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Is it better to focus on one or two channels or more? What should you consider before choosing your social media platforms?

 

Realistically, a business can have a presence across many platforms and reap the benefits from each in some shape or form. However, there are three key factors to consider when selecting social media platforms:

 

  1. Industry
  2. Budget
  3. Your Time

 

  1. Industry:

 

To play it safe, you should always have a Facebook Business Page and an Instagram Business Account. Your target audience, no matter your industry, is on these platforms and spends an average of 8-15 minutes a day on them.

 

With these two platforms, you also have access to an amazing set of analytics and tools that will get your social media posts in front of the right people.

 

Then, depending on your industry, you may want to explore other social media platforms.

 

If you’re in financial, marketing, recruitment services or similar industries, LinkedIn can be incredibly powerful. With a personal profile, you can add relevant connections, send direct messages, and genuinely build a network and nurture those connections over time by liking posts, commenting, and sharing (it always feels nice when someone engages with your content). You can also take it one step further and build a LinkedIn Business Profile, encourage users to follow you, and share great, relevant content to build credibility as a service provider.

 

If you’re a mechanic, on the other hand, LinkedIn might not be as effective unless you’re willing to invest your time and energy to become a thought leader in this industry. You can still use this platform to add some SEO juice to your website’s search rankings, but you may not want to spend as much time building a profile, a page or a following. With regards to how much you should focus on it – my recommendation would be spending 80% of your energy on Facebook and Instagram and 20% on LinkedIn.

 

Twitter, unfortunately, isn’t incredibly popular in Australia–the last stats I saw indicated that there are roughly 4 million profiles and 2.5 million active users–which is less than 15% of the number of users on Facebook. If you’re a brand that with an international presence or audience, Twitter can work for you. But if you’re not, similarly to LinkedIn for a mechanic, you may only use Twitter to add SEO Juice to help with your Google rankings.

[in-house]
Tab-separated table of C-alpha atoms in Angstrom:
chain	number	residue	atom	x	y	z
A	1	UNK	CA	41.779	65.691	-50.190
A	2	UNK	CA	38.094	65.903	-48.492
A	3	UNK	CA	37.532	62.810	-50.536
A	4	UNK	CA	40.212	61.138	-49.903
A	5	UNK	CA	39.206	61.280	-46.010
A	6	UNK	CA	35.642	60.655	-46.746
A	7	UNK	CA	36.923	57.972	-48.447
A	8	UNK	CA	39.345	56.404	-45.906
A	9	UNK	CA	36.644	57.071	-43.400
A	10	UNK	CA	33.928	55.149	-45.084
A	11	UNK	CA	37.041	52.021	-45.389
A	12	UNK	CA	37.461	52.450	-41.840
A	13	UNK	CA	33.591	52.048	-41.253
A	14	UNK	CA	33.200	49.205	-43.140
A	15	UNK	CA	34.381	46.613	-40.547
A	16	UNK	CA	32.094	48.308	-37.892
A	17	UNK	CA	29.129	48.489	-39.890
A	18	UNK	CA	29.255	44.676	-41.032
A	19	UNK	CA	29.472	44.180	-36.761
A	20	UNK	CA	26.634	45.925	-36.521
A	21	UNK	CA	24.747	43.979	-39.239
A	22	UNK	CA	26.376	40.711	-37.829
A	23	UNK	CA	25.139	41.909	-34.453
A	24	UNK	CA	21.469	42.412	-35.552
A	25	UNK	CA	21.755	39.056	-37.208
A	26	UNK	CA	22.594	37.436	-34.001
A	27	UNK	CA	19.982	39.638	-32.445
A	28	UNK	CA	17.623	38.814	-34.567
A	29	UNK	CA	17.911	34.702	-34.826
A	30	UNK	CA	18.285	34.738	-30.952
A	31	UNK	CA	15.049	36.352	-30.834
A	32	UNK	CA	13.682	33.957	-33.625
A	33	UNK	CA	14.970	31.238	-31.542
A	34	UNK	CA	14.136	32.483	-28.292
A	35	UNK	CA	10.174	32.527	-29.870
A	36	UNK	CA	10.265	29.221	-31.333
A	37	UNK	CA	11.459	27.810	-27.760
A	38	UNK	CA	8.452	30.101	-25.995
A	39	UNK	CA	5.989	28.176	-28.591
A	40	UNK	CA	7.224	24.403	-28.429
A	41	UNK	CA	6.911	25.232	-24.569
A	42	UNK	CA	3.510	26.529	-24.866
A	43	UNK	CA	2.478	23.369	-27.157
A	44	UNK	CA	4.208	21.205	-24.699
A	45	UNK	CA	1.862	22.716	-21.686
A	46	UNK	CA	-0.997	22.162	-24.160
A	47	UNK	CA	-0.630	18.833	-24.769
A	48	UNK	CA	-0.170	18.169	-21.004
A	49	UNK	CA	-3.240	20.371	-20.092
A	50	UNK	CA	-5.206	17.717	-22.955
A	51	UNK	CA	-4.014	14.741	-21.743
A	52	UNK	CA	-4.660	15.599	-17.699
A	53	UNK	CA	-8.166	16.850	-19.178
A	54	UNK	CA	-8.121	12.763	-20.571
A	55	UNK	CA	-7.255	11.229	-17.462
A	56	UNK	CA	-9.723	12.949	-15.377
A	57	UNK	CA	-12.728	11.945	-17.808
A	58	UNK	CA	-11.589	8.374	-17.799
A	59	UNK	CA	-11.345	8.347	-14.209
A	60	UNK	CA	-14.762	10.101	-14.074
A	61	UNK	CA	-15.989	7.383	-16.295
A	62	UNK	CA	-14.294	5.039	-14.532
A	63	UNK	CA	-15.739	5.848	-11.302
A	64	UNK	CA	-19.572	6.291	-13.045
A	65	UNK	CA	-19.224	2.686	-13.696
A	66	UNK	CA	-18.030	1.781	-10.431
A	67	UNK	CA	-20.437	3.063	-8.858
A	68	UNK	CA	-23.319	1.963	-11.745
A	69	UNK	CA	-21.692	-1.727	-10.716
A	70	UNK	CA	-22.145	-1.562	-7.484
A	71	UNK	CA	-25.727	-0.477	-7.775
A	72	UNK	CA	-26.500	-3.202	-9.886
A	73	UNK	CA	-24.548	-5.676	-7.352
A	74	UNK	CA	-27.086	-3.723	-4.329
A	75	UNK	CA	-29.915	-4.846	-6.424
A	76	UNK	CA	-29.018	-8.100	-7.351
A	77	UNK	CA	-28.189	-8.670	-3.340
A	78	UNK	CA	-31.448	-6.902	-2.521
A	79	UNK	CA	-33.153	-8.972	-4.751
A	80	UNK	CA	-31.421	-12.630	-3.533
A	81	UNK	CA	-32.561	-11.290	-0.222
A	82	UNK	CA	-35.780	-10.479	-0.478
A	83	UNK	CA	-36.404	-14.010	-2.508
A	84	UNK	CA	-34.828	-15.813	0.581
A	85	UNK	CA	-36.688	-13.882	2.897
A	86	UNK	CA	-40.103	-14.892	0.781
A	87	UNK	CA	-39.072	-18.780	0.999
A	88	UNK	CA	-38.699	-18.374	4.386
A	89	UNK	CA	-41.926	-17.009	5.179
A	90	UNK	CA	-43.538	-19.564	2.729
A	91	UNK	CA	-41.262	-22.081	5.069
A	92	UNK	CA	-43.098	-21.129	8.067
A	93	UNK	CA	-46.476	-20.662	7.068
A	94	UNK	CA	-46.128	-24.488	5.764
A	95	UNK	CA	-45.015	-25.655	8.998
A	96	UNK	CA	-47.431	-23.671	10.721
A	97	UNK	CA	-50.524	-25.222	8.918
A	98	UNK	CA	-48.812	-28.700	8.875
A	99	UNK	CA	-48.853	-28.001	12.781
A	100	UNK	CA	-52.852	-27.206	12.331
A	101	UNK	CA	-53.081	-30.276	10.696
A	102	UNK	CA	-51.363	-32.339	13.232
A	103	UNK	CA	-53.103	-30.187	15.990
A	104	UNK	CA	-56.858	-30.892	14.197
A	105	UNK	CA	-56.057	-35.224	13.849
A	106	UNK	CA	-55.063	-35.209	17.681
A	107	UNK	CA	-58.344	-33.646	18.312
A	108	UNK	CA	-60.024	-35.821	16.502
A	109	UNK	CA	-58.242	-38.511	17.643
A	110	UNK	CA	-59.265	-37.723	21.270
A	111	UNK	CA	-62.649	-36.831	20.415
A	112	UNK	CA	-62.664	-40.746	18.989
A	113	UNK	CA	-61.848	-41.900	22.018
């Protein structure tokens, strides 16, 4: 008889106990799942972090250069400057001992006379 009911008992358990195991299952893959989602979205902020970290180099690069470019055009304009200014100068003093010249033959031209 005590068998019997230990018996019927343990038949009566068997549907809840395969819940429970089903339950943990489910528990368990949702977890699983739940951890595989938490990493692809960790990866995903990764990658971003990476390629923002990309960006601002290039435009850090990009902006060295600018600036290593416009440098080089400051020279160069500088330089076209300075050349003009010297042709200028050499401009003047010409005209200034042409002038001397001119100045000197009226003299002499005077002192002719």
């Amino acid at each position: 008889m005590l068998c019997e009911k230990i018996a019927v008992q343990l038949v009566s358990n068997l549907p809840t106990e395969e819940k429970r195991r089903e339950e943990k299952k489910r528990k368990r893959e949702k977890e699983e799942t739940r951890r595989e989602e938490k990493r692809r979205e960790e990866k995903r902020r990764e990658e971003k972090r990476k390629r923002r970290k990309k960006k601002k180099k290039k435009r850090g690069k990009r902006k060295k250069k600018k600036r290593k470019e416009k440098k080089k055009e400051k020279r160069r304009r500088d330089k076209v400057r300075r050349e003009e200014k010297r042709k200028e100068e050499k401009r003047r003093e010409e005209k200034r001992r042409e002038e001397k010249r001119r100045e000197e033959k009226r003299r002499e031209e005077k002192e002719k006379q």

Pinterest is similar to Twitter; it’s a great tool for generating traffic to your website, but it’s audience reach is quite broad, so it’s not going to be as effective as other social media platforms. If you’re an e-commerce business that ships overseas, you need to be on Pinterest, but if you’re not, it may not require as much investment. The last set of stats I found explained that Pinterest accounts for 40% of all social media ecommerce sales. For an international brand, the concept is brilliant; people generally make purchase decisions around what they re-pin, and your products could be that pin! Every re-pin = reach to a relevant audience. But again, if you’re not an international brand, Pinterest may just serve as great SEO Juice.

 

Snapchat is a nice-to-have, not a must-have. If your product or service is targeted towards the 11 to 24-year-old market, it could add value if you have a good follower acquisition strategy. People blindly consume media on this platform.

 

YouTube is perfect if you’re comfortable in front of a camera. It is the second biggest search engine in the world and if your business is consistent in their posting efforts, you can do well. But the question with YouTube is… what do I post? The answer is: ANYTHING. Showcase your products, your team, a day in the life of a business owner, provide tips and value, and demonstrate to your audience that you are great at what you do. You can take these videos, embed them into your website and add further credibility to your brand.

 

Note: With YouTube, don’t be discouraged if you only get 10 views per video. Find comfort in the fact that those 10 views are an incredibly targeted audience and have the potential to become customers or clients.

 

TikTok is a new social media platform. It’s fresh and it’s still unclear what direction it’s going to take in the future, but I recommend you spend a few minutes a day on this platform, because it could be the next Instagram.

 

Finally, a few thoughts on Google+. It’s not real, not worth the energy, and I’m not sure if it is even around anymore…

 

Budget:

 

To be successful on Facebook & Instagram, you need to make use of their ad tools. Facebook is purely Pay-To-Play… but that isn’t a bad thing.

 

If you have a special offer, or if you’re trying to capture leads, Facebook has the tools you want to find the right cost per lead. For example, if a lead costs you $55 for a $500 product, then I would definitely invest.

 

Note: the ads you run on Facebook can automatically be run on Instagram as well.

 

There are 3 types of ads a business owner can run that should deliver a strong ROI:

 

  1. Traffic ad: you can target specific people and drive them to a landing page.
  2. Messenger ad: if you offer a service, you can run a special offer on Facebook and Instagram and have a conversation with the interested party to book them in for an appointment. “For example, 50% off X service, hit the book now button to reserve your spot”
  3. Lead Ads (my favourite): these ads are set up in a way that capture data from the interested user’s Facebook account (name, number, email, City, etc.). For example, a construction company may advertise to users who are interested in building a granny flat on their property – they could click the ‘Learn More’ button and this ad will generate a form that automatically captures the user’s data so that the business owner can call them later and book them in for a consultation. This is called a warm lead.